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Re: A Question for Zack about setting up "hard-and-fast dogmas"

Jan 15, 2003 12:05 PM
by Zack Lansdowne


You made some good observations, and so, upon reflection, I no longer agree
with my earlier claim, which was:

"I think that HPB, AAB, and ACIM are telling us the same thing:
namely, it is a mistake to turn any written doctrine into a hard-and-
fast dogma. . . ."

A rigid rule, such as "never turn any written doctrine into a hard-and-fast
dogma," is itself a hard-and-fast dogma.

HPB, in "The Key to Theosophy", p. 240, gives us a better way to make

"Theosophy teaches self-abnegation, but does not teach rash and useless
self-sacrifice, nor does it justify fanaticism.
But how are we to reach such an elevated status?
By the enlightened application of our precepts to practice. By the use of
our higher reason, spiritual intuition and moral sense, and by following the
dictates of what we call 'the still small voice' of our conscience."

Nevertheless, on p. 305, HPB suggests that theosophists who are "warped" and
"unconsciously biased" will tend to set up "hard-and-fast dogmas" of their
own, while theosophists who avoid that danger will tend to work to "burst
asunder the iron fetters of creeds and dogmas."

Yet I agree that it is possible for theosophists who generally are working
towards bursting asunder the fetters of creeds and dogmas might
occasionally, due to their higher reason, spiritual intuition, and still
small voice, denounce a particular teaching or religious group.

HPB, in "The Key To Theosophy", p. 305, offered us an inspiring vision of
what the Theosophical Society might have accomplished during the 20th

""Then the Society will live on into and through the twentieth century. It
will gradually leaven and permeate the great mass of thinking and
intelligent people with its large-minded and noble ideas of Religion, Duty,
and Philanthropy. Slowly but surely it will burst asunder the iron fetters
of creeds and dogmas, of social and caste prejudices; it will break down
racial and national antipathies and barriers, and will open the way to the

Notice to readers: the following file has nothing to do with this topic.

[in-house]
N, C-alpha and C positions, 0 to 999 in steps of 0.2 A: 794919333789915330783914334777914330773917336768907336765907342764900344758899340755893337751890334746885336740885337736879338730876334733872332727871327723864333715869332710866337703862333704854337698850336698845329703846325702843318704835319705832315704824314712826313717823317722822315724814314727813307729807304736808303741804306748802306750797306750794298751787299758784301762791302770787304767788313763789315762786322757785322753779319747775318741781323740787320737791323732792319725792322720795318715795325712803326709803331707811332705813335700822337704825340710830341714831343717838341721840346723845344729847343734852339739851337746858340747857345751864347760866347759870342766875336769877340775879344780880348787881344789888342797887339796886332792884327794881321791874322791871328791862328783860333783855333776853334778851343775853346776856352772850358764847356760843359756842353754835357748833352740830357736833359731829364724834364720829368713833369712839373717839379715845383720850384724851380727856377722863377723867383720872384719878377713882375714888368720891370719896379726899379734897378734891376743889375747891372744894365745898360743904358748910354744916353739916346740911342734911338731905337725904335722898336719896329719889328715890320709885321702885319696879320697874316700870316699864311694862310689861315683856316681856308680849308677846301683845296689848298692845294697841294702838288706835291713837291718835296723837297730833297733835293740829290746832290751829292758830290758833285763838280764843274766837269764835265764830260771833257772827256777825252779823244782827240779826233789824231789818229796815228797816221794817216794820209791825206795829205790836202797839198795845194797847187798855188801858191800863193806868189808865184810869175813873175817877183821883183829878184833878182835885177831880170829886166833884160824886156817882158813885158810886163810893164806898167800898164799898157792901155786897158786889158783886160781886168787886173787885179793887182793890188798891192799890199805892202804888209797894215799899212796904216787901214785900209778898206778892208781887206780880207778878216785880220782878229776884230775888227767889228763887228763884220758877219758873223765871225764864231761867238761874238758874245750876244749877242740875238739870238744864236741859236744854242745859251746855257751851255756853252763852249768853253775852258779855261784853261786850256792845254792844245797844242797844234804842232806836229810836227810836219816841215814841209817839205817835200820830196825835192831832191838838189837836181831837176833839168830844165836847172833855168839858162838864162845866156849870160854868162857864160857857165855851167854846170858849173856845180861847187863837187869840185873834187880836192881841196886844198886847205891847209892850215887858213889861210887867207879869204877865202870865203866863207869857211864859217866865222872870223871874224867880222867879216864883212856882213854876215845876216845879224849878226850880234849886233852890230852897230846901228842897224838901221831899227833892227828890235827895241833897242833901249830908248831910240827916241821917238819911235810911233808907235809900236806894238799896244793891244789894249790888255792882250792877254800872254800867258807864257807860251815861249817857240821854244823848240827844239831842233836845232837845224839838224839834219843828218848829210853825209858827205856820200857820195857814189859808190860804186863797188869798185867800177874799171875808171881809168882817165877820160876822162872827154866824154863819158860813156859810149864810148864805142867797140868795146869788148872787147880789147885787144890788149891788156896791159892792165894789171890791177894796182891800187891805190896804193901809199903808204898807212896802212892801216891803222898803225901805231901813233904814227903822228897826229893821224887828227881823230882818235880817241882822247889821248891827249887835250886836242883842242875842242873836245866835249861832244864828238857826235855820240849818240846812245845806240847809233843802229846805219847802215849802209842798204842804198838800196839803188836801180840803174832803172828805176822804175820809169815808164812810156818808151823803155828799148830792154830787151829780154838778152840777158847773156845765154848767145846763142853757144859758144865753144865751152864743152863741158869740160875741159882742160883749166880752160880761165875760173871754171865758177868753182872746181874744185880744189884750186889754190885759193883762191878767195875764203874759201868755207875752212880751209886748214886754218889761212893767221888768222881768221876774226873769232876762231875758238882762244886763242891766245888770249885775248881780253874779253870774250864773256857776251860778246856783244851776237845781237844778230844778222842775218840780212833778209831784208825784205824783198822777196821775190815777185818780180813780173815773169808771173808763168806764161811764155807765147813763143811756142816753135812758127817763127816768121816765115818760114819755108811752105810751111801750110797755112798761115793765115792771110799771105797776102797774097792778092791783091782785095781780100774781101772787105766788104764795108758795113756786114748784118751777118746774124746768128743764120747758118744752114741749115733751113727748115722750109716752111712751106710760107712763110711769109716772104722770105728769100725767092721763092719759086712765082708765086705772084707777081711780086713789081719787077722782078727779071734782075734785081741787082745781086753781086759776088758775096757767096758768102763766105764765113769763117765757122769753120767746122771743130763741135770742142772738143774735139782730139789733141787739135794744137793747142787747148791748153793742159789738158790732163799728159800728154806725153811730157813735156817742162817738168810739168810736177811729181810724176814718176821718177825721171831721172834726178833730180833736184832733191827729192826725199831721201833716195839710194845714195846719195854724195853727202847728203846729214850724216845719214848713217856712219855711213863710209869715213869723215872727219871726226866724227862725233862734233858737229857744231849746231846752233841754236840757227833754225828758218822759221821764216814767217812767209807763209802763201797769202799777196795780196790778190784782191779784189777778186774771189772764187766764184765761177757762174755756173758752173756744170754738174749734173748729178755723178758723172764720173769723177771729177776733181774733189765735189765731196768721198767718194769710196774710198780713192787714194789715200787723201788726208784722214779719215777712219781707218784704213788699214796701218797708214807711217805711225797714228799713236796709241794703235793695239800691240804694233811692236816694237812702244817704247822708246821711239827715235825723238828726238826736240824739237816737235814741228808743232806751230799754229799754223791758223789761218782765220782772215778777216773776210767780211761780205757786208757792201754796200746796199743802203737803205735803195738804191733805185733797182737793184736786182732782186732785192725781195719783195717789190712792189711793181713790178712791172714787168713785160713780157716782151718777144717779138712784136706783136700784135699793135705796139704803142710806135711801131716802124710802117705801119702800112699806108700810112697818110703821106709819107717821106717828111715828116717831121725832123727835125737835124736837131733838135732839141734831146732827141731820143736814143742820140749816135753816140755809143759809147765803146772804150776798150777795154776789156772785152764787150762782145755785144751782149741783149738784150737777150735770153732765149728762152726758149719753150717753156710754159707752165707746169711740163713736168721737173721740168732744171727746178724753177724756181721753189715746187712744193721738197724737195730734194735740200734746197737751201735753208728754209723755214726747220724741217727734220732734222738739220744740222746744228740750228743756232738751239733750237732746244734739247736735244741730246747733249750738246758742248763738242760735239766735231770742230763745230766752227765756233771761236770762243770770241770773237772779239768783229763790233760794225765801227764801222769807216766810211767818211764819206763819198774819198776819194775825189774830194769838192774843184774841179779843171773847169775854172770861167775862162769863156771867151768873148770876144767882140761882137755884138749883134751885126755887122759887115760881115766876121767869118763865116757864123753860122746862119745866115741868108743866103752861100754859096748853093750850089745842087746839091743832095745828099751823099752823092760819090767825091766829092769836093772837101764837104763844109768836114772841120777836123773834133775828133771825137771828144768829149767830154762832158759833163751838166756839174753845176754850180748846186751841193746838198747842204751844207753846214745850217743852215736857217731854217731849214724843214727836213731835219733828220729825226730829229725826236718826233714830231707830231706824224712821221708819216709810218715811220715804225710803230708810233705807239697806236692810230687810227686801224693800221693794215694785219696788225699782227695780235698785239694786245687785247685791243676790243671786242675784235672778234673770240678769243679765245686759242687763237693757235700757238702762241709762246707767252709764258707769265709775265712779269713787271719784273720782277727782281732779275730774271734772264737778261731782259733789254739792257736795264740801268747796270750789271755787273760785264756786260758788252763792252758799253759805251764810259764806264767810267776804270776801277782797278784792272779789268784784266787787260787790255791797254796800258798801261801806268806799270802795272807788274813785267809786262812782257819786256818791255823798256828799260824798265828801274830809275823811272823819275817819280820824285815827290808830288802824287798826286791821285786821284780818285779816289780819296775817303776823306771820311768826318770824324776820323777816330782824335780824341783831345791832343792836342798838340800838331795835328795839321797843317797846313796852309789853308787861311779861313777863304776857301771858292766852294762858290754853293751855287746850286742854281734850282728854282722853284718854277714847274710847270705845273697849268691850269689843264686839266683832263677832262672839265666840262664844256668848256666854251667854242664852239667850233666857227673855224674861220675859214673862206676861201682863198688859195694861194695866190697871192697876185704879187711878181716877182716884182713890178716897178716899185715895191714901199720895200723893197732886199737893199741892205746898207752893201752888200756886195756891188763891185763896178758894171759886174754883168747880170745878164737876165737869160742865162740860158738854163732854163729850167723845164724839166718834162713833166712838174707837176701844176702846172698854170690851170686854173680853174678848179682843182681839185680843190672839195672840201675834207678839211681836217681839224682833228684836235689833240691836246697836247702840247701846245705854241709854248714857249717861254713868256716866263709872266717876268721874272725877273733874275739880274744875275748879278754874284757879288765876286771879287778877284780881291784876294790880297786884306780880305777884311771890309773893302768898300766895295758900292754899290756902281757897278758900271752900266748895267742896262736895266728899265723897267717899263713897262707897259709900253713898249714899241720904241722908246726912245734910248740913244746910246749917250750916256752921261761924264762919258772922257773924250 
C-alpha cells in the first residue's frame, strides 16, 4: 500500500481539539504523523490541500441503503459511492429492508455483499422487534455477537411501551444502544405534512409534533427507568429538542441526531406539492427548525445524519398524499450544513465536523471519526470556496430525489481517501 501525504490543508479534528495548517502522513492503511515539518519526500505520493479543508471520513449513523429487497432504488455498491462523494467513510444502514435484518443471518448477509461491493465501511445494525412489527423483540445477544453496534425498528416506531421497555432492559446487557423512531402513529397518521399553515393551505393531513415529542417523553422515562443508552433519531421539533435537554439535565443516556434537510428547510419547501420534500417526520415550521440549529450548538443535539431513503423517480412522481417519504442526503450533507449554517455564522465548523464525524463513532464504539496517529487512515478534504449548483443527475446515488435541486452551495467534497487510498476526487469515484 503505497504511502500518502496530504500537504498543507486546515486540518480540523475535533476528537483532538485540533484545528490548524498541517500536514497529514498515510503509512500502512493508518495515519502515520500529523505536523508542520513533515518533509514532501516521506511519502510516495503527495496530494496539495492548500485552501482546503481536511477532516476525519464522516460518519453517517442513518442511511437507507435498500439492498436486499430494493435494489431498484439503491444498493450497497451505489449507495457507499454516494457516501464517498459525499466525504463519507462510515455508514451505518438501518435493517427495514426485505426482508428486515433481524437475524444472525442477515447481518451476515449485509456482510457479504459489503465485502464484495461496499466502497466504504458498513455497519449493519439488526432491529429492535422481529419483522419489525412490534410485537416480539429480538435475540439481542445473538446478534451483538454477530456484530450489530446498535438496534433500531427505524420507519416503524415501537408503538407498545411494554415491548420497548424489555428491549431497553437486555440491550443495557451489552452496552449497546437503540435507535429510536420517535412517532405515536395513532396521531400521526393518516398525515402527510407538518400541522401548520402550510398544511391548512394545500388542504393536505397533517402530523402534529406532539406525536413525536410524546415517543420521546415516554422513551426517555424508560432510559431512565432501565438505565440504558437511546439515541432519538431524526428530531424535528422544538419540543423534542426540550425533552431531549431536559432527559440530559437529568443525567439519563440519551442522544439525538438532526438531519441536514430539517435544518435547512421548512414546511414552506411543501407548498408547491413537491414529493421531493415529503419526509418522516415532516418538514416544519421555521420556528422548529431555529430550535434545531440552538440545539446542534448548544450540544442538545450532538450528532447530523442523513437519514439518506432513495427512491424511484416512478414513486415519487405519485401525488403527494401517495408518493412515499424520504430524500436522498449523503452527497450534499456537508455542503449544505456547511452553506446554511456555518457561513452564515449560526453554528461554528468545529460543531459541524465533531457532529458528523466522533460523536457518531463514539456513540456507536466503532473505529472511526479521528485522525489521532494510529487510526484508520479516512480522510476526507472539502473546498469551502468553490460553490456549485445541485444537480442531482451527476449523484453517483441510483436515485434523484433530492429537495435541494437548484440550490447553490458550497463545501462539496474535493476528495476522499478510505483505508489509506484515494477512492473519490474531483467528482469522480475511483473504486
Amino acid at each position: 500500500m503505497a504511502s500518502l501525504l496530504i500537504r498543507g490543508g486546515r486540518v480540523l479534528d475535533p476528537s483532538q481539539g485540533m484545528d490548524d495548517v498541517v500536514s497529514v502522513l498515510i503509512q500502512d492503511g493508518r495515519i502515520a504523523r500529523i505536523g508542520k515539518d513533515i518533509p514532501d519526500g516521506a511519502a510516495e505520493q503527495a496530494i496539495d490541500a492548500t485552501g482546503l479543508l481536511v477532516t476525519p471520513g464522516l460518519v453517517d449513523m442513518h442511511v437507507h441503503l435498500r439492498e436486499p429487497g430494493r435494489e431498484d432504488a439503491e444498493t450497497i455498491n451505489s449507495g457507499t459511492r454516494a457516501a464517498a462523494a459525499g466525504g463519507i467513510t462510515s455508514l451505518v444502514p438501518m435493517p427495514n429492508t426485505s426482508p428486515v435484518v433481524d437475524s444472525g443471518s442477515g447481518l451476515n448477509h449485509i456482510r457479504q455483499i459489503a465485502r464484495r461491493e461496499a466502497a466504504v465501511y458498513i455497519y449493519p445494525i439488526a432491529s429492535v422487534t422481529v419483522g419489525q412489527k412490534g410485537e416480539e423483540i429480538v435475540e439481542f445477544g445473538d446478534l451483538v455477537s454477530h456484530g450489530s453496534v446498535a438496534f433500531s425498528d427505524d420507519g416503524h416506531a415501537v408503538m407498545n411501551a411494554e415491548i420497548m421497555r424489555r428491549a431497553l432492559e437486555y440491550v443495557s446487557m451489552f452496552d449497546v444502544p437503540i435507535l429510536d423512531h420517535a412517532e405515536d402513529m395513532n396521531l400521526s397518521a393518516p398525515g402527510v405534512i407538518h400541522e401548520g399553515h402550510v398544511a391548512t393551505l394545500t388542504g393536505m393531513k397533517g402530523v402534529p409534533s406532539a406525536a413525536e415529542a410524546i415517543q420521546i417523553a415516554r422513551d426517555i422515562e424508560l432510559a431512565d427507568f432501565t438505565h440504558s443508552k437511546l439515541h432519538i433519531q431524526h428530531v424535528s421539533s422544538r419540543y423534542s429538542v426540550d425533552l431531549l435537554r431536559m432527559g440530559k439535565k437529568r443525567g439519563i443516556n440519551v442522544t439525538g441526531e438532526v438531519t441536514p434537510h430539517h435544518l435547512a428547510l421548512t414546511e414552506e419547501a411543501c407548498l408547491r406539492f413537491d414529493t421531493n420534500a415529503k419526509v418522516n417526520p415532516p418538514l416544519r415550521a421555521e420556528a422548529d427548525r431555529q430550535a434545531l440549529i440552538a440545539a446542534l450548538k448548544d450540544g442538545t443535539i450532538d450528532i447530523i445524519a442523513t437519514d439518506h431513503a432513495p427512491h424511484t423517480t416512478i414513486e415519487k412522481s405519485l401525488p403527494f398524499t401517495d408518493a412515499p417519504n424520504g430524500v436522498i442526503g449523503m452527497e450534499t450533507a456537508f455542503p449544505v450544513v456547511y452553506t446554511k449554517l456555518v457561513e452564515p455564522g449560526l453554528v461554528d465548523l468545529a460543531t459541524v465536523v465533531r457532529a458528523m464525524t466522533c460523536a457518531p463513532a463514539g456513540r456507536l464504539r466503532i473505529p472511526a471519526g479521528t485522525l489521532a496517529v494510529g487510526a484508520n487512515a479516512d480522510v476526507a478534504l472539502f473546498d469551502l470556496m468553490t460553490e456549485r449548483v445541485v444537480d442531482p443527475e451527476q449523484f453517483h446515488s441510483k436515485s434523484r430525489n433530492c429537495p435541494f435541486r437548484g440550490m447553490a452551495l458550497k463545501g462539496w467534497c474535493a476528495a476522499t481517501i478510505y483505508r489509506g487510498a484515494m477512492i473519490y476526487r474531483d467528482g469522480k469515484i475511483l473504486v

practical realisation of the Brotherhood of all men."

I think that the history of the Theosophical Society during the past 125
years can be an extraordinary teaching example. HPB tried to establish a
society in which its members would overcome the fetters of creeds and dogmas
among themselves and would then help to burst those fetters for everyone
else. Yet past theosophists, in spite of Blavatsky's intentions and clear
warnings, have used her writings in a sectarian way; that is, they have used
Blavatsky's writings to create new creeds and dogmas that separated
themselves from other theosophists and from everyone else, and so the
theosophical movement has atrophied and splintered into all of these smaller

What should we do about ourselves? We are all studying some spiritual
teaching or another. But are we using those teachings to break down our own
mental barriers that separate us from other people, or are we using those
teachings to erect new mental barriers? For example, we might think that we
are more special or advanced than other people, because our doctrines are
somehow more mystical, occult, or esoteric than other doctrines. This is
the kind of mistake that theosophists made during the past century, and
perhaps we can learn from their example.

Zack Lansdowne

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